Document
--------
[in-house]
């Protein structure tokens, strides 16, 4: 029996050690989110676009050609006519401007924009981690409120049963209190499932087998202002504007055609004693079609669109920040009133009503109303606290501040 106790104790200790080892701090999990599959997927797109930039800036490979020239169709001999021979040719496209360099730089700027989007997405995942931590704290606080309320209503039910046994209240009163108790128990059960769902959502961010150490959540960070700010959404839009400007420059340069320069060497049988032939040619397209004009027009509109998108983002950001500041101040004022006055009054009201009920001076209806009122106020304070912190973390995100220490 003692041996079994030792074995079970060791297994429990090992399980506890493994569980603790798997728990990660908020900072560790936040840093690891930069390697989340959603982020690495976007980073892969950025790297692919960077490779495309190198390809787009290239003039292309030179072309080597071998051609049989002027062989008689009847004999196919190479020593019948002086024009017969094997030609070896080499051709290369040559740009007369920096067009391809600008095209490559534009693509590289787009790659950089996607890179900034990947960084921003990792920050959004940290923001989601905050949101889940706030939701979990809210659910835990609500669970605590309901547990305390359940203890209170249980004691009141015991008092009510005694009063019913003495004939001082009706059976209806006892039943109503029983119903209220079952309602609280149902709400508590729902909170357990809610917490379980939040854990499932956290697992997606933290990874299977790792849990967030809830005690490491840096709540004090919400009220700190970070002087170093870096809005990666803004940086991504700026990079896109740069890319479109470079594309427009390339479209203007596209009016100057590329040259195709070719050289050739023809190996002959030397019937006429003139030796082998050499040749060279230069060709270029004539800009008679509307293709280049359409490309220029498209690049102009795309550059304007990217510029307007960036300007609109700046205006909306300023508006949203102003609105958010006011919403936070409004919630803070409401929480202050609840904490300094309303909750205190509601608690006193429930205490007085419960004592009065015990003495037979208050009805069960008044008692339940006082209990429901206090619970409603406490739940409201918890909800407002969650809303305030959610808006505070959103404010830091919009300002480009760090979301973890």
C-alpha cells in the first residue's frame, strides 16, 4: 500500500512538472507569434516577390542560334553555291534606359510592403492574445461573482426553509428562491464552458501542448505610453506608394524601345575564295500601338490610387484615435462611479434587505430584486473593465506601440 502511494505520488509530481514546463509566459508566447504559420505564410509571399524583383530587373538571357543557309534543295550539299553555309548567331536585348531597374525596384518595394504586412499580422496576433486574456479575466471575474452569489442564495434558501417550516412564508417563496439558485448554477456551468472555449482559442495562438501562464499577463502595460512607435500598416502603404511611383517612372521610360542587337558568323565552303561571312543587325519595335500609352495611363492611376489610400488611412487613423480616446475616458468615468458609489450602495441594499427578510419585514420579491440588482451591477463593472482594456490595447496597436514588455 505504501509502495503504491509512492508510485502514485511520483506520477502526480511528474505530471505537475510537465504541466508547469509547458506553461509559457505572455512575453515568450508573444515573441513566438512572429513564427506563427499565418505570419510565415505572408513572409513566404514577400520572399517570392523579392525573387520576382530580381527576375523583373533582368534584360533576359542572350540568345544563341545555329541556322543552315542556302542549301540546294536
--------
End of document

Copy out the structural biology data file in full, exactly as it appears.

[in-house]
């Protein structure tokens, strides 16, 4: 029996050690989110676009050609006519401007924009981690409120049963209190499932087998202002504007055609004693079609669109920040009133009503109303606290501040 106790104790200790080892701090999990599959997927797109930039800036490979020239169709001999021979040719496209360099730089700027989007997405995942931590704290606080309320209503039910046994209240009163108790128990059960769902959502961010150490959540960070700010959404839009400007420059340069320069060497049988032939040619397209004009027009509109998108983002950001500041101040004022006055009054009201009920001076209806009122106020304070912190973390995100220490 003692041996079994030792074995079970060791297994429990090992399980506890493994569980603790798997728990990660908020900072560790936040840093690891930069390697989340959603982020690495976007980073892969950025790297692919960077490779495309190198390809787009290239003039292309030179072309080597071998051609049989002027062989008689009847004999196919190479020593019948002086024009017969094997030609070896080499051709290369040559740009007369920096067009391809600008095209490559534009693509590289787009790659950089996607890179900034990947960084921003990792920050959004940290923001989601905050949101889940706030939701979990809210659910835990609500669970605590309901547990305390359940203890209170249980004691009141015991008092009510005694009063019913003495004939001082009706059976209806006892039943109503029983119903209220079952309602609280149902709400508590729902909170357990809610917490379980939040854990499932956290697992997606933290990874299977790792849990967030809830005690490491840096709540004090919400009220700190970070002087170093870096809005990666803004940086991504700026990079896109740069890319479109470079594309427009390339479209203007596209009016100057590329040259195709070719050289050739023809190996002959030397019937006429003139030796082998050499040749060279230069060709270029004539800009008679509307293709280049359409490309220029498209690049102009795309550059304007990217510029307007960036300007609109700046205006909306300023508006949203102003609105958010006011919403936070409004919630803070409401929480202050609840904490300094309303909750205190509601608690006193429930205490007085419960004592009065015990003495037979208050009805069960008044008692339940006082209990429901206090619970409603406490739940409201918890909800407002969650809303305030959610808006505070959103404010830091919009300002480009760090979301973890």
C-alpha cells in the first residue's frame, strides 16, 4: 500500500512538472507569434516577390542560334553555291534606359510592403492574445461573482426553509428562491464552458501542448505610453506608394524601345575564295500601338490610387484615435462611479434587505430584486473593465506601440 502511494505520488509530481514546463509566459508566447504559420505564410509571399524583383530587373538571357543557309534543295550539299553555309548567331536585348531597374525596384518595394504586412499580422496576433486574456479575466471575474452569489442564495434558501417550516412564508417563496439558485448554477456551468472555449482559442495562438501562464499577463502595460512607435500598416502603404511611383517612372521610360542587337558568323565552303561571312543587325519595335500609352495611363492611376489610400488611412487613423480616446475616458468615468458609489450602495441594499427578510419585514420579491440588482451591477463593472482594456490595447496597436514588455 505504501509502495503504491509512492508510485502514485511520483506520477502526480511528474505530471505537475510537465504541466508547469509547458506553461509559457505572455512575453515568450508573444515573441513566438512572429513564427506563427499565418505570419510565415505572408513572409513566404514577400520572399517570392523579392525573387520576382530580381527576375523583373533582368534584360533576359542572350540568345544563341545555329541556322543552315542556302542549301540546294536